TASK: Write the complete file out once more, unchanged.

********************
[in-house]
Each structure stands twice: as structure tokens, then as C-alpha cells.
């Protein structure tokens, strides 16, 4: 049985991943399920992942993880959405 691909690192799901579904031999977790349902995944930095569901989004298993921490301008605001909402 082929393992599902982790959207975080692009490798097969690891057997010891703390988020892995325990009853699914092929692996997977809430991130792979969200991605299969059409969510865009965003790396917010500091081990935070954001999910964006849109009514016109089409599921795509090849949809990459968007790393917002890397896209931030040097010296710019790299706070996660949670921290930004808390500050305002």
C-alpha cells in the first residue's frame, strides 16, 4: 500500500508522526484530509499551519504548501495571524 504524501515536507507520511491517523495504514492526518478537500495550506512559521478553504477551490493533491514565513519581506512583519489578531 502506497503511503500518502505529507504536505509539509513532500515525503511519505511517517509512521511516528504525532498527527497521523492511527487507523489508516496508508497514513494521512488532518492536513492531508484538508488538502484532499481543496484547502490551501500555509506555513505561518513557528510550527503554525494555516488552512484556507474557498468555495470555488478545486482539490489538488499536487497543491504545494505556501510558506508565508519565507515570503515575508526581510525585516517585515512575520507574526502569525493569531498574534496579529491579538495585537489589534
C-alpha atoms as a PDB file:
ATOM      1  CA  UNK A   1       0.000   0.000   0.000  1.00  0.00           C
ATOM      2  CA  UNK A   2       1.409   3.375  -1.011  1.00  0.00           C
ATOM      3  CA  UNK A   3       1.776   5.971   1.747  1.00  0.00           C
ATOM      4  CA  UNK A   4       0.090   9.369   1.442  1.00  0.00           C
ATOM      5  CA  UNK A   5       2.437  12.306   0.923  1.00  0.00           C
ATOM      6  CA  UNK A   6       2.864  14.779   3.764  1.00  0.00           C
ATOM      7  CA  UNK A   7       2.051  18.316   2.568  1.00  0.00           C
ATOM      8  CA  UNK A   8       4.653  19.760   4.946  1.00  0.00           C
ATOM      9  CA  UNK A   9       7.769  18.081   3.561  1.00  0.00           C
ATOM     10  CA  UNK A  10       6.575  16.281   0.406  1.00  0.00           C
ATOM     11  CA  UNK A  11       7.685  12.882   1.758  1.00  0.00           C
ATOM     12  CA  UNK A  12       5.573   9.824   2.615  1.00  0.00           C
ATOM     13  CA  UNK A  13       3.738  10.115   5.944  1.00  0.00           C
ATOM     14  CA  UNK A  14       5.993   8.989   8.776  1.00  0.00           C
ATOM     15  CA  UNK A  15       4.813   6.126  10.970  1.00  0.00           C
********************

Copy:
[in-house]
Each structure stands twice: as structure tokens, then as C-alpha cells.
């Protein structure tokens, strides 16, 4: 049985991943399920992942993880959405 691909690192799901579904031999977790349902995944930095569901989004298993921490301008605001909402 082929393992599902982790959207975080692009490798097969690891057997010891703390988020892995325990009853699914092929692996997977809430991130792979969200991605299969059409969510865009965003790396917010500091081990935070954001999910964006849109009514016109089409599921795509090849949809990459968007790393917002890397896209931030040097010296710019790299706070996660949670921290930004808390500050305002």
C-alpha cells in the first residue's frame, strides 16, 4: 500500500508522526484530509499551519504548501495571524 504524501515536507507520511491517523495504514492526518478537500495550506512559521478553504477551490493533491514565513519581506512583519489578531 502506497503511503500518502505529507504536505509539509513532500515525503511519505511517517509512521511516528504525532498527527497521523492511527487507523489508516496508508497514513494521512488532518492536513492531508484538508488538502484532499481543496484547502490551501500555509506555513505561518513557528510550527503554525494555516488552512484556507474557498468555495470555488478545486482539490489538488499536487497543491504545494505556501510558506508565508519565507515570503515575508526581510525585516517585515512575520507574526502569525493569531498574534496579529491579538495585537489589534
C-alpha atoms as a PDB file:
ATOM      1  CA  UNK A   1       0.000   0.000   0.000  1.00  0.00           C
ATOM      2  CA  UNK A   2       1.409   3.375  -1.011  1.00  0.00           C
ATOM      3  CA  UNK A   3       1.776   5.971   1.747  1.00  0.00           C
ATOM      4  CA  UNK A   4       0.090   9.369   1.442  1.00  0.00           C
ATOM      5  CA  UNK A   5       2.437  12.306   0.923  1.00  0.00           C
ATOM      6  CA  UNK A   6       2.864  14.779   3.764  1.00  0.00           C
ATOM      7  CA  UNK A   7       2.051  18.316   2.568  1.00  0.00           C
ATOM      8  CA  UNK A   8       4.653  19.760   4.946  1.00  0.00           C
ATOM      9  CA  UNK A   9       7.769  18.081   3.561  1.00  0.00           C
ATOM     10  CA  UNK A  10       6.575  16.281   0.406  1.00  0.00           C
ATOM     11  CA  UNK A  11       7.685  12.882   1.758  1.00  0.00           C
ATOM     12  CA  UNK A  12       5.573   9.824   2.615  1.00  0.00           C
ATOM     13  CA  UNK A  13       3.738  10.115   5.944  1.00  0.00           C
ATOM     14  CA  UNK A  14       5.993   8.989   8.776  1.00  0.00           C
ATOM     15  CA  UNK A  15       4.813   6.126  10.970  1.00  0.00           C